Having read again, last night when the moon was vibrant, our dear Virginia Woolf’s book-length essay, A Room of One’s Own, I have regained the strength absorbed upon first comprehending her advice to women, specifically women who desire to be writers. As Virginia, living alone in her London flat shortly after women won the right to vote, took book after book from her personal library in her journey to find meaning in the subject of women and fiction, last night I took a paperback copy of Room from my shelf and opened the pages. I sat in my comfortable lounger in a small apartment where I live alone, childless and with an adequate income. I have made it – a room, a home of my own, and money that is mine –
I thought, settling in for a few hours to reflect upon why Virginia’s mantra has been with me so deeply all these years. I didn’t get where I am because, as it was with Virginia, an aunt left me a handsome income that freed me from working for someone else to earn a living. Although Virginia did work with publishers and editors and publicists, no doubt, the aim was to enhance her prose. She wrote bravely. She shared her talents wisely. As I read last night, I felt her voice closer to my thoughts, my perspective now having carried her book-length essay around with me from city-to-city and job-to-job and relationship-to-relationship, plodding along and venturing forward all at once. I am not alone in needing to keep my copy of Room always at hand. Virginia’s six-chapter essay would become part of our collective female background, a reference point for how far we have come in the little time we’ve had to express our minds freely. As freely as possible, I must add, because we have a long way to go. But to the question Virginia’s mighty intellect could initially seize upon, in her stream-of-consciousness kind of way, on the subject of today’s female writers, she might ask: Are you incandescent?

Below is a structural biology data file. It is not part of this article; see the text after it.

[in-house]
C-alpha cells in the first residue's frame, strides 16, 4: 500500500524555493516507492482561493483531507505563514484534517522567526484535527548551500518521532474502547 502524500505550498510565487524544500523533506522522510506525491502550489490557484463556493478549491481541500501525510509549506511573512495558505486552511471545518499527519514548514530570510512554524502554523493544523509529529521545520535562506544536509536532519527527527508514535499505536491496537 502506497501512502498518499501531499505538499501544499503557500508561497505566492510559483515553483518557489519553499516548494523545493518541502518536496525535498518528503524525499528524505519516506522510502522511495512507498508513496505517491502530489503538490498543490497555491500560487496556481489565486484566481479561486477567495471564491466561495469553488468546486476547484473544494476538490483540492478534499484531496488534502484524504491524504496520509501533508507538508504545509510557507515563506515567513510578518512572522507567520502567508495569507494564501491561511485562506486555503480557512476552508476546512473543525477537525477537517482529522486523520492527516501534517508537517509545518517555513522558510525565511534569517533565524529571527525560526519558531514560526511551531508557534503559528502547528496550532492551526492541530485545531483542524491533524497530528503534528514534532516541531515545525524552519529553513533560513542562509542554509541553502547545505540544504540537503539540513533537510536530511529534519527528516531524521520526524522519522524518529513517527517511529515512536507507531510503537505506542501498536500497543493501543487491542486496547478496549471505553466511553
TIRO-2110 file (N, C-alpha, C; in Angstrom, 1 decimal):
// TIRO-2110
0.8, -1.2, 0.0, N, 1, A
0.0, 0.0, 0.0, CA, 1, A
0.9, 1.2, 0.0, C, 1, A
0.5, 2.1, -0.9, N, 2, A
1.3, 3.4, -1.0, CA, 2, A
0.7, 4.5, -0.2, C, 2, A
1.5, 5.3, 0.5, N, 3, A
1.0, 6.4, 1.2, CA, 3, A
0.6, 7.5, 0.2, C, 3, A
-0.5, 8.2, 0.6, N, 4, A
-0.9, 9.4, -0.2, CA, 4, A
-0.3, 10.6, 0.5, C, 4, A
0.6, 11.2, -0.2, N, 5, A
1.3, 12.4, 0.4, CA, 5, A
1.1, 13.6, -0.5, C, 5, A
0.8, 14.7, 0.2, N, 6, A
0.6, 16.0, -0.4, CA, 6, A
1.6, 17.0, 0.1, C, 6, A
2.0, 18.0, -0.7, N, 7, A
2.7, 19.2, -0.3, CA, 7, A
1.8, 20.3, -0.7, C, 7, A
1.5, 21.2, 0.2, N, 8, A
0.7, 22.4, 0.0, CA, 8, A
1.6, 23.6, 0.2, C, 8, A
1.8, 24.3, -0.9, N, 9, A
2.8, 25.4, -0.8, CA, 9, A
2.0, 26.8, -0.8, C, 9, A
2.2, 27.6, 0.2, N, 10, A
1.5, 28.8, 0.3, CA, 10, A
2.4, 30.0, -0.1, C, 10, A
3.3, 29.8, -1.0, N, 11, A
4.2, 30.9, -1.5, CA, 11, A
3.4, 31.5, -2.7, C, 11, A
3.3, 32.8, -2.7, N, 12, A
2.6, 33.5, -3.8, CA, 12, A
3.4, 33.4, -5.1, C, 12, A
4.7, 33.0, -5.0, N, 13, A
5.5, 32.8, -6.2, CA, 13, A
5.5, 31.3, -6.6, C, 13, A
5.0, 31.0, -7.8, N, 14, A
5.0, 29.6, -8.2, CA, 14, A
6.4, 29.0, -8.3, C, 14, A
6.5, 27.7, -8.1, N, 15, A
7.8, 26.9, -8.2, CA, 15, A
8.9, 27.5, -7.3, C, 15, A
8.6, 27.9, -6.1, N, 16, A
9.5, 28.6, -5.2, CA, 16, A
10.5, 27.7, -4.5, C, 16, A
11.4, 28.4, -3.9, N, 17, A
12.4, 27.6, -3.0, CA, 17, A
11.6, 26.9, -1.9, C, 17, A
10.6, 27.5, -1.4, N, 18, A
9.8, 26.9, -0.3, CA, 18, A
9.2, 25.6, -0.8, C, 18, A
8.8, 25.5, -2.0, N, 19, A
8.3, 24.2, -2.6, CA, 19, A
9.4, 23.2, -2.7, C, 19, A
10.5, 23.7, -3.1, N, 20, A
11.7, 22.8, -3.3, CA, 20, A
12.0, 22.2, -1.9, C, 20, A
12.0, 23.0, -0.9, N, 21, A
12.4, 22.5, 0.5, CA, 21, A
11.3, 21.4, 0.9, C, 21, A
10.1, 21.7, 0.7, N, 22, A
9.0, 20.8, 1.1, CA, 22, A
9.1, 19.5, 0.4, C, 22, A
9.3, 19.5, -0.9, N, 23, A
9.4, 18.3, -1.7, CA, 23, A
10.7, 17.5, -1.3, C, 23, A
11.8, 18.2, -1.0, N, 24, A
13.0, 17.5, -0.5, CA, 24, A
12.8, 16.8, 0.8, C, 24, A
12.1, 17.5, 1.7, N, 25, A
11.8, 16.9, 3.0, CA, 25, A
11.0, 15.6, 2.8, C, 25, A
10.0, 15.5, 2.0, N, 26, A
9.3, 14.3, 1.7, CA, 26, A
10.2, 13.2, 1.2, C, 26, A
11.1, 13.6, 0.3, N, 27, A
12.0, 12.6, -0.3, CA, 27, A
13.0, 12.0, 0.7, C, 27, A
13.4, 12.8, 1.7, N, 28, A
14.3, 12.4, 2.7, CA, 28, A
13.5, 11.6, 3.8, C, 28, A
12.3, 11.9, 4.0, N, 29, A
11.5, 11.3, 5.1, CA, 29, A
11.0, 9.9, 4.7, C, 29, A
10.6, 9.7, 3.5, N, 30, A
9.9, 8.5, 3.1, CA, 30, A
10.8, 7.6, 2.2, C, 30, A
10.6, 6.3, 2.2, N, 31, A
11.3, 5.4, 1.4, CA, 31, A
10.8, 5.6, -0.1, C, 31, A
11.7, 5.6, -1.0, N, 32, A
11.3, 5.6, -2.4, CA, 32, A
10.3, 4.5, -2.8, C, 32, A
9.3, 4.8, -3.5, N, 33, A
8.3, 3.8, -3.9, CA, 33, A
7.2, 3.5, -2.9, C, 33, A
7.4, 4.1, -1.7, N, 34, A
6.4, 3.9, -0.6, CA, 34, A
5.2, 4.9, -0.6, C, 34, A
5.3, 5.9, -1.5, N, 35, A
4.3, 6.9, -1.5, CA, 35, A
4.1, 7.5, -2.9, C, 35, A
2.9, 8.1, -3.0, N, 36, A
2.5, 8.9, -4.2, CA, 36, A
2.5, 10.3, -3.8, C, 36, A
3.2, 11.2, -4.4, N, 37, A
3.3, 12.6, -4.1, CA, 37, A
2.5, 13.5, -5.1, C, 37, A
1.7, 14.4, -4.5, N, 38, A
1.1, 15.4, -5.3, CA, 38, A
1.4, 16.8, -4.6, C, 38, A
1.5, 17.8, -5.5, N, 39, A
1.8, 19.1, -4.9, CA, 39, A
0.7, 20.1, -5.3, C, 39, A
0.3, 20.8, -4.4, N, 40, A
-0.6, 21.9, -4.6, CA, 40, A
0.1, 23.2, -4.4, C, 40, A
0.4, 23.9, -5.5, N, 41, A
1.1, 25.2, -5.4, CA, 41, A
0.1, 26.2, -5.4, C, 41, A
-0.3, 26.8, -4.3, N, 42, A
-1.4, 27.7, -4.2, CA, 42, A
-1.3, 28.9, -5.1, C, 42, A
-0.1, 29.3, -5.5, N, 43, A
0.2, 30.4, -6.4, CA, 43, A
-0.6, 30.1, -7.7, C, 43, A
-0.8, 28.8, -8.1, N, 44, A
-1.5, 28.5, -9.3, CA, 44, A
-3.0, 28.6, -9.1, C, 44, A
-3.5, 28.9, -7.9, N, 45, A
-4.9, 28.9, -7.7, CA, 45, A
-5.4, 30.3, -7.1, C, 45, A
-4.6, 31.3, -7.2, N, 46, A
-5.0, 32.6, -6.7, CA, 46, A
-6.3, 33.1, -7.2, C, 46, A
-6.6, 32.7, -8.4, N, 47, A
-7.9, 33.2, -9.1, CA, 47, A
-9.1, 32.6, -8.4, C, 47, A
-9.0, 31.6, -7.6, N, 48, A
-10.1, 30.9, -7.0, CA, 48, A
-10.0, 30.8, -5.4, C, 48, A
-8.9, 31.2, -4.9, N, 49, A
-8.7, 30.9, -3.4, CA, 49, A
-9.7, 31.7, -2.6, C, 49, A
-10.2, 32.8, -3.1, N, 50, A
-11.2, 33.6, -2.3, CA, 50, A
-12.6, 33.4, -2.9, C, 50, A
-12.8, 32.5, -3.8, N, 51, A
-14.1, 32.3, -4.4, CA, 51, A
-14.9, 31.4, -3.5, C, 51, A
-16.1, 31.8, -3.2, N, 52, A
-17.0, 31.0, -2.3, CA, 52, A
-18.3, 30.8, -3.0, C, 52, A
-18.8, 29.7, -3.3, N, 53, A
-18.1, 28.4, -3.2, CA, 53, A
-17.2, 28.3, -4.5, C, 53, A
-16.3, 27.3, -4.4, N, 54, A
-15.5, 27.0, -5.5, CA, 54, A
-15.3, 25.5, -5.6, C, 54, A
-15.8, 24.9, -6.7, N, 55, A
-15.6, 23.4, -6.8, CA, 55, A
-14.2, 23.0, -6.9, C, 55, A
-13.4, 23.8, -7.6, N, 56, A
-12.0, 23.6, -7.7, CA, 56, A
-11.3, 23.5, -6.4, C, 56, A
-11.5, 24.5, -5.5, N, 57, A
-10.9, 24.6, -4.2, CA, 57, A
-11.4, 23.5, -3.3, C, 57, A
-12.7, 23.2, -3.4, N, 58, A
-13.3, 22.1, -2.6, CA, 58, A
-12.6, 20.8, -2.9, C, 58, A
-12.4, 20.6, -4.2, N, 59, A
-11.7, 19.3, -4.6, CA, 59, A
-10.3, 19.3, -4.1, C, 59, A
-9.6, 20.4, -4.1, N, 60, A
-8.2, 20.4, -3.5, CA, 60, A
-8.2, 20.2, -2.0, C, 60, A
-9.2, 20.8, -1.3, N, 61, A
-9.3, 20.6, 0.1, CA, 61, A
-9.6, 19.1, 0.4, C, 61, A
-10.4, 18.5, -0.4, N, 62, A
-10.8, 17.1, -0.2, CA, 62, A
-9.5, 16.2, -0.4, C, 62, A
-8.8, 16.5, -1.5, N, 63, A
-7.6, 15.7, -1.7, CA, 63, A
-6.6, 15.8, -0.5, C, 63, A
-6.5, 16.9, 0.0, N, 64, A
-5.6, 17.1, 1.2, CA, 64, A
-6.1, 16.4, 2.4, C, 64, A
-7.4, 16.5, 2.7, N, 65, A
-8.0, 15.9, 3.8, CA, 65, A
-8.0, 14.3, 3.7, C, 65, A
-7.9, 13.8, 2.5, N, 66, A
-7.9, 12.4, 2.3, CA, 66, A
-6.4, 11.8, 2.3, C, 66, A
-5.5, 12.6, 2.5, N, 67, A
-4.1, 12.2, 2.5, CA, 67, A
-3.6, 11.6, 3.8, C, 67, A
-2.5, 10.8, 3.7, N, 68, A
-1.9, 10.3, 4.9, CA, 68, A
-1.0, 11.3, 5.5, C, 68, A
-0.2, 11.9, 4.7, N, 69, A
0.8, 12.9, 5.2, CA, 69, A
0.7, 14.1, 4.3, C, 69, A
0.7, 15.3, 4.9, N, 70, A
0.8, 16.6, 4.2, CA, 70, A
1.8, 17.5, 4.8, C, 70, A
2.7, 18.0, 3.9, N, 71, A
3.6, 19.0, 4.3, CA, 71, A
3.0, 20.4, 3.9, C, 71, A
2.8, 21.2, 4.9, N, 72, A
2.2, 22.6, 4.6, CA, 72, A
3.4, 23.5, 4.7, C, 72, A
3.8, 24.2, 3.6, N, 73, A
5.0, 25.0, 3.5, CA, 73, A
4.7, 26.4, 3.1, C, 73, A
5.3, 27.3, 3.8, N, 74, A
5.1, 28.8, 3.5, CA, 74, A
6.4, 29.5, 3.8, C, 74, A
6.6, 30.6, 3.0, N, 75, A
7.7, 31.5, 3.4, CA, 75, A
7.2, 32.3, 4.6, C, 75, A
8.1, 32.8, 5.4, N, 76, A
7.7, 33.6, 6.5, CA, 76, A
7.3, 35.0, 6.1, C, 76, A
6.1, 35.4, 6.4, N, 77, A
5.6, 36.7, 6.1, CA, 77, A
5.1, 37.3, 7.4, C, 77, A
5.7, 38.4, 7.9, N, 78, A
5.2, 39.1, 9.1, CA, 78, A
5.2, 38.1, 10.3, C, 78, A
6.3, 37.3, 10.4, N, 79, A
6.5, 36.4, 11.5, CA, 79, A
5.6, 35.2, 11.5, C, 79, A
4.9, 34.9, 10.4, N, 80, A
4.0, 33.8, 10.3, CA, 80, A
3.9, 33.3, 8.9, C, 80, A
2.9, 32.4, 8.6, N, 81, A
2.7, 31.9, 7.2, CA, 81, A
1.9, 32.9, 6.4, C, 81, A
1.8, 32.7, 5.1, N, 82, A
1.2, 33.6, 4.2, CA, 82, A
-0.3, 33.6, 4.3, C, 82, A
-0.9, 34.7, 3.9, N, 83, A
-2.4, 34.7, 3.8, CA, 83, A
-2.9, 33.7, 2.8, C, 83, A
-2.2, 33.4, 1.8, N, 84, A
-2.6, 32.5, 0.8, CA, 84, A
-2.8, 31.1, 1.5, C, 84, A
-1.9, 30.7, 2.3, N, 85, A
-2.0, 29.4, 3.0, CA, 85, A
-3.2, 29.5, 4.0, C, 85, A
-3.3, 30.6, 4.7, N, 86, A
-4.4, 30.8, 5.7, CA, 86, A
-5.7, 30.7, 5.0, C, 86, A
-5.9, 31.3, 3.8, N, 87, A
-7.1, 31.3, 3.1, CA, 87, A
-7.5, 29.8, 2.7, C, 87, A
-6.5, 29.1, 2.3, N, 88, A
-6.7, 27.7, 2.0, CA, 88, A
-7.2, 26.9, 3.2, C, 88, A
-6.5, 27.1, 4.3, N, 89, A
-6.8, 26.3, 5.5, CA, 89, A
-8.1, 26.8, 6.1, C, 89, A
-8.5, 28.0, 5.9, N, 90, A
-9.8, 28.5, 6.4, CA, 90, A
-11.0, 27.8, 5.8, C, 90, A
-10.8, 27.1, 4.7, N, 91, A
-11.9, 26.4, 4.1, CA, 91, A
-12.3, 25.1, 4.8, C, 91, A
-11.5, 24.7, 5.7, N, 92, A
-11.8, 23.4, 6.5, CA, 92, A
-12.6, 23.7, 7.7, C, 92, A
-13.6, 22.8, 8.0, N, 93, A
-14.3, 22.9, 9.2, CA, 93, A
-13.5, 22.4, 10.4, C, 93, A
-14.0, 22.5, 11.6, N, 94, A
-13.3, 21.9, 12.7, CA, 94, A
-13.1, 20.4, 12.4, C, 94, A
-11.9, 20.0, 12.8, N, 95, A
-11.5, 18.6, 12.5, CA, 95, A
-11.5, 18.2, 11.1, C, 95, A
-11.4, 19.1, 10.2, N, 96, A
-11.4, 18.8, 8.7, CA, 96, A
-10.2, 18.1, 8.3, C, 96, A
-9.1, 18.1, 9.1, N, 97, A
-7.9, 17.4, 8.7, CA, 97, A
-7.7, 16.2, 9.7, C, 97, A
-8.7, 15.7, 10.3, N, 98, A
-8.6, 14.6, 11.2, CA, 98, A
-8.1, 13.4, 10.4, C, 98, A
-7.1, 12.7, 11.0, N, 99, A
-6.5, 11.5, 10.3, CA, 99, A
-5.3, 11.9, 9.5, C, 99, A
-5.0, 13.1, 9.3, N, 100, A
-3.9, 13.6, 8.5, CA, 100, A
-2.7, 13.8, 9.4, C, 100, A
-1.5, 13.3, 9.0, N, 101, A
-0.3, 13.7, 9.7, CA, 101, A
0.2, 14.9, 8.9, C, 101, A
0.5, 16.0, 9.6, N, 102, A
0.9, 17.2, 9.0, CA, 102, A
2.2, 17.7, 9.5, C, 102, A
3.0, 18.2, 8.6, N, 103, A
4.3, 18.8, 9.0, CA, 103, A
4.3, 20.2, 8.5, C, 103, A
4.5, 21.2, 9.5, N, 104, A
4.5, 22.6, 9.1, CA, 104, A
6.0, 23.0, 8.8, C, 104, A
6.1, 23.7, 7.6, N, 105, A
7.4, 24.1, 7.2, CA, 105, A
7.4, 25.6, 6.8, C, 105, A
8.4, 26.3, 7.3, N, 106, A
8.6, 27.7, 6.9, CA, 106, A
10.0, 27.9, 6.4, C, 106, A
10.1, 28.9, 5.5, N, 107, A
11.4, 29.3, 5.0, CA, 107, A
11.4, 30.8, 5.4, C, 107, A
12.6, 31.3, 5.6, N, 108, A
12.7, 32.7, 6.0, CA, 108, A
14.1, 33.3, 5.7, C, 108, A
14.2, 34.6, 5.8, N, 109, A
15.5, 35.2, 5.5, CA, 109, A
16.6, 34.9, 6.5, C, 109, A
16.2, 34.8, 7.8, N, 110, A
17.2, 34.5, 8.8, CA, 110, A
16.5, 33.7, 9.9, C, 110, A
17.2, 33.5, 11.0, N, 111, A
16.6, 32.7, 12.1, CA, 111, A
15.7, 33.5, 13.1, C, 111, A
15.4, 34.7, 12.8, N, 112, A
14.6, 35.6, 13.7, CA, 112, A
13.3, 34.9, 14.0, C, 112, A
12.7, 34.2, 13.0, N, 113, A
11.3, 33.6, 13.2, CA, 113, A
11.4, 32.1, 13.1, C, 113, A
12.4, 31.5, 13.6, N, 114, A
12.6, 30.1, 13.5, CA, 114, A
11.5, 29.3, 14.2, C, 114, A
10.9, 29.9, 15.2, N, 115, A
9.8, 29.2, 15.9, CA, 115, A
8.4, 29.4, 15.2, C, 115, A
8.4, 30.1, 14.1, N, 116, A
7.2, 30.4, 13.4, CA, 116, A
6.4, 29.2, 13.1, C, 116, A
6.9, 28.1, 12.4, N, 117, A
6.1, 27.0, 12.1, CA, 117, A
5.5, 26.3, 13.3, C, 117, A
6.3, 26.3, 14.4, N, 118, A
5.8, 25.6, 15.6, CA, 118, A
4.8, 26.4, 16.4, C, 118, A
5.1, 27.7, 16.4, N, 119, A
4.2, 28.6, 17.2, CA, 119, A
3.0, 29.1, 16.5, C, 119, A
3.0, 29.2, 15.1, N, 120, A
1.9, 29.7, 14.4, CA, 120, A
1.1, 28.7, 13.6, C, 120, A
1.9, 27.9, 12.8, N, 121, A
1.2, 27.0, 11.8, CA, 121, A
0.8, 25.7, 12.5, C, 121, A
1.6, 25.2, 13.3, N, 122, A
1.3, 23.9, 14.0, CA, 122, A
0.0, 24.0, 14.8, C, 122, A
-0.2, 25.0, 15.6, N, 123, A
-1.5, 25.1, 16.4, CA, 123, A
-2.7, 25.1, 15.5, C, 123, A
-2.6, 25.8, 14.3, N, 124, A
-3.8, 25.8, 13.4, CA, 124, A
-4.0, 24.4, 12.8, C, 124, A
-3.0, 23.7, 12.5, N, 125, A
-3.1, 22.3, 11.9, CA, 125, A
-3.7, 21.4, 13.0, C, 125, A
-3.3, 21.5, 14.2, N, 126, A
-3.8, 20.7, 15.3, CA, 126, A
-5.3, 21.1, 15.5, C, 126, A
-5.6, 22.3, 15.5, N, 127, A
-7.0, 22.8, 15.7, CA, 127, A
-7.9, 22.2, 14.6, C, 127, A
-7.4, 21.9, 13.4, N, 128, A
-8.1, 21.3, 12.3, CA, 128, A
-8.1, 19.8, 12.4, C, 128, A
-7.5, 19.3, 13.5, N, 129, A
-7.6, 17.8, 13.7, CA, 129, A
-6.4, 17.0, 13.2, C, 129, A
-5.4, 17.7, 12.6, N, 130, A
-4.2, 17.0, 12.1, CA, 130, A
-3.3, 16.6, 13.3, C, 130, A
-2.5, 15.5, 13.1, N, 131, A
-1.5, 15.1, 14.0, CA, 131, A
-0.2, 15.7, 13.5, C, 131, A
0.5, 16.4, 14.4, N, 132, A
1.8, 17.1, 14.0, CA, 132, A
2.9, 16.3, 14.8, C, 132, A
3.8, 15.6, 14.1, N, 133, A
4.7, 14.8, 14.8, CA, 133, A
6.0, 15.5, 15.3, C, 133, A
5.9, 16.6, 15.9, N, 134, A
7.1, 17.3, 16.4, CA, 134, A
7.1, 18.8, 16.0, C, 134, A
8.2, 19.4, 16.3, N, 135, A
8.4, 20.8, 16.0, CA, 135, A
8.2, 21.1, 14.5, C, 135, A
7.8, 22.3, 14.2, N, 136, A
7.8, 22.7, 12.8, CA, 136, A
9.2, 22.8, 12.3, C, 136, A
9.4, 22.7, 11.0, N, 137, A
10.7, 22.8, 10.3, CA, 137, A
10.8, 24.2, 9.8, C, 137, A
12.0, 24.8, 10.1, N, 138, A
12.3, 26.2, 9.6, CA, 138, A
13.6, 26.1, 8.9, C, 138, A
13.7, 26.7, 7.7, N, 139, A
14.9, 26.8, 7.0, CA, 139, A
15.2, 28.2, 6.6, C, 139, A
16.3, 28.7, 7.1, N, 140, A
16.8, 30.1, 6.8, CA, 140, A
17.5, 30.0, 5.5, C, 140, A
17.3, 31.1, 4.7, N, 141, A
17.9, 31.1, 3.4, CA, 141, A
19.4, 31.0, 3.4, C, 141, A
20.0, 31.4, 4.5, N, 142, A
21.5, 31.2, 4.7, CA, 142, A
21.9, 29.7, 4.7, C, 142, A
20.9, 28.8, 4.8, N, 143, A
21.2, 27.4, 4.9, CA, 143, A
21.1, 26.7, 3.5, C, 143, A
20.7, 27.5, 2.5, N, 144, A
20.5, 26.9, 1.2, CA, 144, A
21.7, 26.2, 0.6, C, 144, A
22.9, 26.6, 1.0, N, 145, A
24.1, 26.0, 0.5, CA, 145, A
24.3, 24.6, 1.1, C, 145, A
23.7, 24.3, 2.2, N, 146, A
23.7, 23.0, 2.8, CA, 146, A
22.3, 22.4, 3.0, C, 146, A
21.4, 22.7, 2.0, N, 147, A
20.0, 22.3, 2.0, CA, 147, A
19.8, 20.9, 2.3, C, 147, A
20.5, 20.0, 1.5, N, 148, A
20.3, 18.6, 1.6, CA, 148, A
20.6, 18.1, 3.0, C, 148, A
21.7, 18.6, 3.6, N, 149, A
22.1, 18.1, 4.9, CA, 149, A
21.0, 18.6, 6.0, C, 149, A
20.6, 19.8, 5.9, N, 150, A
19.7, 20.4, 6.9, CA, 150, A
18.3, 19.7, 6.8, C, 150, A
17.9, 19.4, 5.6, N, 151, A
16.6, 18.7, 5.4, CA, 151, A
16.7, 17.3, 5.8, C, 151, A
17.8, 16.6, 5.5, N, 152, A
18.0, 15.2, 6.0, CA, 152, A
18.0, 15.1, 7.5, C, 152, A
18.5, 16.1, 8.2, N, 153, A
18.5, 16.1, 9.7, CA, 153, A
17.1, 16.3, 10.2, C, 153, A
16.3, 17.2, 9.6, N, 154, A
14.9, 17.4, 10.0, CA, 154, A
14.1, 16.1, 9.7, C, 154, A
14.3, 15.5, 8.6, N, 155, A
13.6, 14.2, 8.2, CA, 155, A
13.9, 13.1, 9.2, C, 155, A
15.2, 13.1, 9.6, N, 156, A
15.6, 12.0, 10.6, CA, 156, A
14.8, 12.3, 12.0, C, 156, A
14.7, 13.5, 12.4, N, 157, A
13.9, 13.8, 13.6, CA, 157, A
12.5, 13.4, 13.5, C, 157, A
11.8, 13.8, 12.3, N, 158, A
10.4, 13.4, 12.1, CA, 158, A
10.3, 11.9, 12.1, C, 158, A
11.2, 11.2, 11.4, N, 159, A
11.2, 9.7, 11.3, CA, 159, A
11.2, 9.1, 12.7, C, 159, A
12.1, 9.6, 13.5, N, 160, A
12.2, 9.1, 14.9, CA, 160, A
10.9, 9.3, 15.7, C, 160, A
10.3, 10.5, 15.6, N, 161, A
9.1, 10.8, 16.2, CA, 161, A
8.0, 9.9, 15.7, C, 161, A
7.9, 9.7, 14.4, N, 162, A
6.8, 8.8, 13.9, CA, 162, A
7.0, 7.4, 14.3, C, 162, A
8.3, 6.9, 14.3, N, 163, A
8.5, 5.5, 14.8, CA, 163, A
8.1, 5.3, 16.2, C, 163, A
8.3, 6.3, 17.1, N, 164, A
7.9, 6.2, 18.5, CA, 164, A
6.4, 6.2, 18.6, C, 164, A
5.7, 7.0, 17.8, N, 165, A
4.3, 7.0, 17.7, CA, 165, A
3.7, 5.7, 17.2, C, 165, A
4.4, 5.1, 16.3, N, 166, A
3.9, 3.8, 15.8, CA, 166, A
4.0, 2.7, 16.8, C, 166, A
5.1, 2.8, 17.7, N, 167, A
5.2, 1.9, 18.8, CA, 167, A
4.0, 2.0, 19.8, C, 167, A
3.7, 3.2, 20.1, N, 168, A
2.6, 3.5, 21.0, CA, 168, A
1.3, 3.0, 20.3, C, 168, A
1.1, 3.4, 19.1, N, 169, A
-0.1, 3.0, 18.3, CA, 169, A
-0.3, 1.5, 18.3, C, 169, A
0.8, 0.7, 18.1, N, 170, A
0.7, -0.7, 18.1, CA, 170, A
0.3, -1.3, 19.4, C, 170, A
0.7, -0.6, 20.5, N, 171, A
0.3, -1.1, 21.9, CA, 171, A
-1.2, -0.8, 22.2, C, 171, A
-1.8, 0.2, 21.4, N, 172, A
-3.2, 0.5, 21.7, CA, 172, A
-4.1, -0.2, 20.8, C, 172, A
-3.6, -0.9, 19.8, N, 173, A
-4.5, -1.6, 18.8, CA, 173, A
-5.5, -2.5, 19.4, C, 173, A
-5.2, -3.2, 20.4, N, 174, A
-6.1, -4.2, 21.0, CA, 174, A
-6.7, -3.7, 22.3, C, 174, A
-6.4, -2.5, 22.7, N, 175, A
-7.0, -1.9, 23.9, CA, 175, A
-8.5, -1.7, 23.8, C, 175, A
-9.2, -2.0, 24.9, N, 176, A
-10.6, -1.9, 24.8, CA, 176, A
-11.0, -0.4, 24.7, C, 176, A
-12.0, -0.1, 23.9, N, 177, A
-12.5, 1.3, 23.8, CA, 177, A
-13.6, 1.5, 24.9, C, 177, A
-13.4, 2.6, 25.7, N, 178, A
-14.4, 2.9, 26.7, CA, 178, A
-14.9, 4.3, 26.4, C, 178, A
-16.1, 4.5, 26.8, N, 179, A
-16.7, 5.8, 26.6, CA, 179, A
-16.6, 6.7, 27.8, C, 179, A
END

I had forgotten this part of Room; I had forgotten that Virginia clearly states what it is we must do next, after acquiring our own rooms and money. Last night’s reading refreshed my soul and gave me direction, and that is why I find it compelling to share with my colleagues, my friends and people I don’t even know. Besides an income of five hundred a year “each of us,” the author wrote in 1928, “and rooms of our own,” dear Virginia hoped these essentials would lead more females to “have the habit of freedom and the courage to write exactly what we think.”
“Good writers,” wrote Virginia, “even if they show every variety of human depravity, are still good human beings.” She asked us to write “for the good of the world.” And more. To express one’s work completely, the mind must be, and here she brought up the word “incandescent” to describe this state of being. “All desire to protest, to preach, to proclaim an injury, to pay off a score, to make the world the witness of some hardship or grievance” must be “fired out” of us and “consumed.” In this state, for a writer, words can flow freely and unimpeded. Incandescent. This is where one aspires after acquiring the room and the income of one’s own. And during the journey, too.
Above all, Virginia did write “it is much more important to be oneself than anything else.”
So let’s try our best, and keep at it.